According to a story in the dead-tree version of today’s Sunday Business Post [and regarded as Premium Content, and thus gated, in the online version],
A €22 million bridge is needed to allow for the construction of 2000 homes on the derelict Irish Glass Bottle site [in Ringsend, Dublin]. […] The necessary bridge over the River Dodder needed to make the site viable will have a lifting mechanism to enable ship traffic into the Grand Canal basin and the Liffey.
The Department of the Environment etc thinks €22 million is too much and would make the houses too dear; Green Party leader Eamon Ryan TD thinks the state should pay for it, presumably to facilitate all the motorists who might want to live on the site.
The site is here. There’s an aerial photo here. Here’s the Google version.
I can’t see why a lifting bridge over the Dodder is needed, unless the plan is to run traffic along a new route from Britain Quay to York Road, which would simply jam up the city centre. Can anyone explain what this is about?
Posted in Ashore, Canals, Economic activities, Engineering and construction, Extant waterways, Ireland, Modern matters, Operations, Roads, waterways
Tagged basin, docks, Dodder, Dublin, Grand Canal, Irish Glass Bottle, Ringsend
Join the ex-Grand Canal Company motor-barge 68M on its trip from Killaloe to Limerick Docks, carrying barrels of stout for Dolan’s Pub. The trip marked two occasions: Arthur’s Day, the annual Guinness marketing opportunity, and the fiftieth anniversary of the last commercial cargo on the Grand Canal and the Shannon, which was a shipment of stout to Limerick.
This page provides a slide-show of 300 photos taken from 68M on its journey. If you can’t make the trip in person, do it this way.
Note that the page takes some time to load. And, even clicking through pretty fast, the show is likely to take at least ten minutes.
Click on the first photo to bring up the controls. If you have any problems with it, leave a Comment to let me know. I haven’t done this before. I may not be able to fix any problems, but I can at least look into them.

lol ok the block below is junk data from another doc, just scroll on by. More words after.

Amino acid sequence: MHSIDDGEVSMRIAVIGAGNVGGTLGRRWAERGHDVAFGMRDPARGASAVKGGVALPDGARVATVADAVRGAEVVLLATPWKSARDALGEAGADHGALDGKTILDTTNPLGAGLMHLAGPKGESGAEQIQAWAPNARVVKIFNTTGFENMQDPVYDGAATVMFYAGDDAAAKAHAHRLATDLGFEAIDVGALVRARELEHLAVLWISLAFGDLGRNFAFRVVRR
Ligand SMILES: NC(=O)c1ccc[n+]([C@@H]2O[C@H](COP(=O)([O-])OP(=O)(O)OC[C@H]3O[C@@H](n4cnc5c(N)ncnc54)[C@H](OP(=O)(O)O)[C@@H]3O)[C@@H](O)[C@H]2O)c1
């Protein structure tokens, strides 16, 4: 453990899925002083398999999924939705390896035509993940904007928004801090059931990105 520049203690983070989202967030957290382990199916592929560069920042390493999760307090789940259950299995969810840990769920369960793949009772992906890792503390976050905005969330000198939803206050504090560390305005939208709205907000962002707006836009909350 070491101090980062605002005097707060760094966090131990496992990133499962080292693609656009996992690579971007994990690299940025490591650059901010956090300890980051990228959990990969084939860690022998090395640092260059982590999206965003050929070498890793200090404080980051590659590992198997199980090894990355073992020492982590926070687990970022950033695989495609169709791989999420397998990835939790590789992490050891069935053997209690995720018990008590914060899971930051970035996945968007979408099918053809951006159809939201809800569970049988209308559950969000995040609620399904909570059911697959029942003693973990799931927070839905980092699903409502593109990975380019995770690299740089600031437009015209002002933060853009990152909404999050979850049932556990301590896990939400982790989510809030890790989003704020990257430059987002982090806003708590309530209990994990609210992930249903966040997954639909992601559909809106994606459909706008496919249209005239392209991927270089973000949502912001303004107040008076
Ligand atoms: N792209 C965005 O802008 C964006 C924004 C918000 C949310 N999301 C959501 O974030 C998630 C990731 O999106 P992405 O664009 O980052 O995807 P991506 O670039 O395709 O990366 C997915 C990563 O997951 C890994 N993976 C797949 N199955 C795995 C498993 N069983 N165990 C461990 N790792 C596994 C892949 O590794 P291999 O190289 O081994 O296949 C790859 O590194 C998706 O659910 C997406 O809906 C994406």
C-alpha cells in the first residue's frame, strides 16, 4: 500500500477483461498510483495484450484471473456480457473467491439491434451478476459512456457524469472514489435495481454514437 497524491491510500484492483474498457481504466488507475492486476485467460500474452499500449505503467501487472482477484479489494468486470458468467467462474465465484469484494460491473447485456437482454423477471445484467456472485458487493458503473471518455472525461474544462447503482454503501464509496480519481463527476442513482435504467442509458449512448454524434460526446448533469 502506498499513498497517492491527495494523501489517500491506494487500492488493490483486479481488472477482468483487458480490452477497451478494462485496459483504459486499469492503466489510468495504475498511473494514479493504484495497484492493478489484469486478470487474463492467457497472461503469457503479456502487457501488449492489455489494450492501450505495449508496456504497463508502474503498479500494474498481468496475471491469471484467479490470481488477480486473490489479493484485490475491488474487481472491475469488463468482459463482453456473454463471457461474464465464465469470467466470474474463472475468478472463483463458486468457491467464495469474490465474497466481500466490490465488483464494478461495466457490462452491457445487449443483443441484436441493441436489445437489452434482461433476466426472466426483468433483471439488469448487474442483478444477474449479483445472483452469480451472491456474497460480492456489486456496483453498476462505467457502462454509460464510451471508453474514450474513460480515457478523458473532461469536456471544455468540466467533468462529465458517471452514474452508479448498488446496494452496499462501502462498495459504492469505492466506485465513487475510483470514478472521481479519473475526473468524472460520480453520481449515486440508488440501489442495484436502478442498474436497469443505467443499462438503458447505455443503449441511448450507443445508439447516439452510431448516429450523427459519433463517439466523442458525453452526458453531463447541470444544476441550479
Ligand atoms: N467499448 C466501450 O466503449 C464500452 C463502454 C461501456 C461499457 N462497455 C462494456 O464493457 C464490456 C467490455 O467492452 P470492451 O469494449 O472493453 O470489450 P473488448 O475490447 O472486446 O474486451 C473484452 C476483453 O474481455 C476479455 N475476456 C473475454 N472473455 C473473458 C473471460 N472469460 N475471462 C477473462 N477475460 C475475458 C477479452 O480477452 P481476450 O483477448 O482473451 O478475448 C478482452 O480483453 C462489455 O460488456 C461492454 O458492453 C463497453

Posted in Ashore, Charles Wye Williams, Economic activities, Extant waterways, Forgotten navigations, Industrial heritage, Irish inland waterways vessels, Irish waterways general, Operations, Scenery, shannon estuary, Steamers, The turf trade, Weather
Tagged Ardnacrusha, bic, boats, bridge, canal, Castleconnell, Clare, Coonagh, Curraghgour, Curragour, docks, ESB, floods, flow, Grand Canal, Guinness, Ireland, jetties, Killaloe, Limerick, lock, Lough Derg, Montpelier, O'Briensbridge, Operations, Parteen Villa Weir, Plassey, Sarsfield Lock, Shannon, vessels, water level, waterways, Waterways Ireland, weir, workboat
On my old photographic website I had a page of photos of an abandoned barge at Plassey, on the River Shannon. I have now moved those photos to here and added some text.
I am hoping that someone expert in old iron barges might be able to make a guess at the age, and perhaps even the origin, of the barge. I will, in the meantime, be trying to pin down the date of its abandonment.
Posted in Ashore, Economic activities, Extant waterways, Forgotten navigations, Industrial heritage, Irish inland waterways vessels, Irish waterways general, Operations, Sources, Steamers
Tagged Annabeg, Annaghbed, boats, bridge, canal, Clare, docks, ferry, floods, Gilloge, Gillogue, Gully, Hannan, Ireland, John Laird, Killaloe, Limerick, lock, lost, Montpelier, O'Briensbridge, Operations, Plassey, quarry, Rainsford, Shannon, Sheehy, stone, University of Limerick, vessels, waterways